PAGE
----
Published Online: March 25, 2013
Published in Print: March 27, 2013, as Principal Performance Unrelated to Test Scores


Principal Performance Unrelated to Test Scores

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To the Editor:

In regard to the article "Principal Appraisals Get a Remake" (March 6, 2013), the Institute for Educational Leadership joins a steady chorus of researchers who assert that evaluating principals on the basis of student test scores is psychometrically indefensible, despite attempts at developing value-added formulas. A working paper published by the University of California, Berkeley's education school proposes a tripartite approach to principal evaluation, including:

• A survey instrument that uses feedback from multiple respondents who know a principal's work firsthand and can report their perceptions objectively;

• A leadership accountability report card that identifies quantitative metrics that principals have substantial influence or control over and that are leading indicators for improved student outcomes, such as attendance, teacher assignments, and discipline data; and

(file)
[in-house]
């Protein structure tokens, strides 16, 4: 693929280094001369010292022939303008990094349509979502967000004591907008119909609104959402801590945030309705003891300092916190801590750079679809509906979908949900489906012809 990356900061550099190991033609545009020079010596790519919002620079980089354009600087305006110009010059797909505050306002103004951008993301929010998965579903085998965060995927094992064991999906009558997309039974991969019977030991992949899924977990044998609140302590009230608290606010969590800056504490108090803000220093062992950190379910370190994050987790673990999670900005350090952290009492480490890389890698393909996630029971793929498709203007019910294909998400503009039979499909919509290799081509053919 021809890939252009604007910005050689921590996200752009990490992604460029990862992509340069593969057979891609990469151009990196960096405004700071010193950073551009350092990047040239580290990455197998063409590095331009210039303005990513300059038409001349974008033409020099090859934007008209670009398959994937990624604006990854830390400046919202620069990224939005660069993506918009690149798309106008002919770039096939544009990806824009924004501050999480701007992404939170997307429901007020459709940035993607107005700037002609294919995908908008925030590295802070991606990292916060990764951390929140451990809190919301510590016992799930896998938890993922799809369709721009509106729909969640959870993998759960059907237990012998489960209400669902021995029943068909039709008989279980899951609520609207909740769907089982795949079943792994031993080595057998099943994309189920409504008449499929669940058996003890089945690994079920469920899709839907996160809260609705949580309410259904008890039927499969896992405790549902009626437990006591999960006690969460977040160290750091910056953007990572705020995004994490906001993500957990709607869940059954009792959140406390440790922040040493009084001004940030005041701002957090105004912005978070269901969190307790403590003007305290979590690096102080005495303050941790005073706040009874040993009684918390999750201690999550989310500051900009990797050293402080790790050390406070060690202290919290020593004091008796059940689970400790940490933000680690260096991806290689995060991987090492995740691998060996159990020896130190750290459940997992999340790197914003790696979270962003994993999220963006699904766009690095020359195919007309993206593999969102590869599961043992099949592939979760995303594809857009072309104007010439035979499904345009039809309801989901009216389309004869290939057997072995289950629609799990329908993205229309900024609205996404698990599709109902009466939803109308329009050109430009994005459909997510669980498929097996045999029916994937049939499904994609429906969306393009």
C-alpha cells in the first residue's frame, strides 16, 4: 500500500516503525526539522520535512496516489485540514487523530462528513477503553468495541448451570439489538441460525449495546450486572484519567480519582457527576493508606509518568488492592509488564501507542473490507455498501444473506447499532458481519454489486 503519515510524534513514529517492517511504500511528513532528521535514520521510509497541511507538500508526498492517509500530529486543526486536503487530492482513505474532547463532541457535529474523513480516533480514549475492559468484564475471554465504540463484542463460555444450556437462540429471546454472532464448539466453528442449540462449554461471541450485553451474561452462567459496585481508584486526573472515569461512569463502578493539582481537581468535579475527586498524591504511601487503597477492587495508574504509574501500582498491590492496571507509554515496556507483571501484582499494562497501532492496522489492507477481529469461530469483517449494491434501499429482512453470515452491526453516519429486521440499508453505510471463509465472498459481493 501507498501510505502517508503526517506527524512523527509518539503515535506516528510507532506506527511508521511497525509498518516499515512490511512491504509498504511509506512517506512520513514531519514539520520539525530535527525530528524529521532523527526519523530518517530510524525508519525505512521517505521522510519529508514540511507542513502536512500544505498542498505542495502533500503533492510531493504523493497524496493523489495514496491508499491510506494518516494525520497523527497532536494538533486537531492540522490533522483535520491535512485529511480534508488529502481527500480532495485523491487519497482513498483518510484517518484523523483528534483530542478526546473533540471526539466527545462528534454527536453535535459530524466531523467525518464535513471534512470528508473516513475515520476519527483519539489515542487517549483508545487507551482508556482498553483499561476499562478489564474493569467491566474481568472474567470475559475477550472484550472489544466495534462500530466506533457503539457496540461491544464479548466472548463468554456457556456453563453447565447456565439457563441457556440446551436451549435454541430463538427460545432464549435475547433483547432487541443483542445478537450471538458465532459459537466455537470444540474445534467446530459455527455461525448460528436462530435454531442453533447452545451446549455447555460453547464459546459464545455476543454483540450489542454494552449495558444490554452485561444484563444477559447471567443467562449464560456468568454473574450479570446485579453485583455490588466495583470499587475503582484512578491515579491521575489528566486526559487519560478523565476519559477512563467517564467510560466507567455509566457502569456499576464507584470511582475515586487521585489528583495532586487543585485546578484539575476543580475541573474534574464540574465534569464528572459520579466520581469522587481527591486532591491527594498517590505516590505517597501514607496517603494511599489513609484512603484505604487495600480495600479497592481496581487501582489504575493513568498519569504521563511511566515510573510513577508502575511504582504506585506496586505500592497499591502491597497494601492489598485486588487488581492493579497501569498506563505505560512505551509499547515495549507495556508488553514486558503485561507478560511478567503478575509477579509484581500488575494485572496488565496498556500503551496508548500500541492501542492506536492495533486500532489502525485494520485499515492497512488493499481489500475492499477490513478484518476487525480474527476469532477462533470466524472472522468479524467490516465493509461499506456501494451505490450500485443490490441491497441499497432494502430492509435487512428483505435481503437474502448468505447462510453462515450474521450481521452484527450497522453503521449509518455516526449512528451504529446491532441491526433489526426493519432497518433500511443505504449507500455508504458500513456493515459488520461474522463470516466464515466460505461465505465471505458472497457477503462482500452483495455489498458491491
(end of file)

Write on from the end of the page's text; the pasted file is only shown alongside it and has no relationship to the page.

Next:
• Evidence-based practice using a calibrated rubric and a revised cycle of inquiry that informs next steps using asset observations, short-term outcomes, and evidence.

Since leaders do not have direct influence over student achievement and mediate instructional influence with students through teachers, we find that the use of student test scores as a measurement of leadership effectiveness is neither fair nor useful. School leaders have primary responsibility for teacher working conditions and teacher motivation; they do not teach students.

Principal-leadership evaluation that uses student outcomes as a proxy for leadership effectiveness obscures our ability to understand which leadership actions lead to increased supports for achievement.

We take issue with the use of student test scores for leadership evaluation, and we expect that the members of the leadership-research-and-practice community will enter into a discussion of alternatives that are more useful and productive.

S. Kwesi Rollins
Director, Leadership Programs
Lynda Tredway
Senior Program Associate
Institute for Educational Leadership
Washington, D.C.

Vol. 32, Issue 26, Page 31

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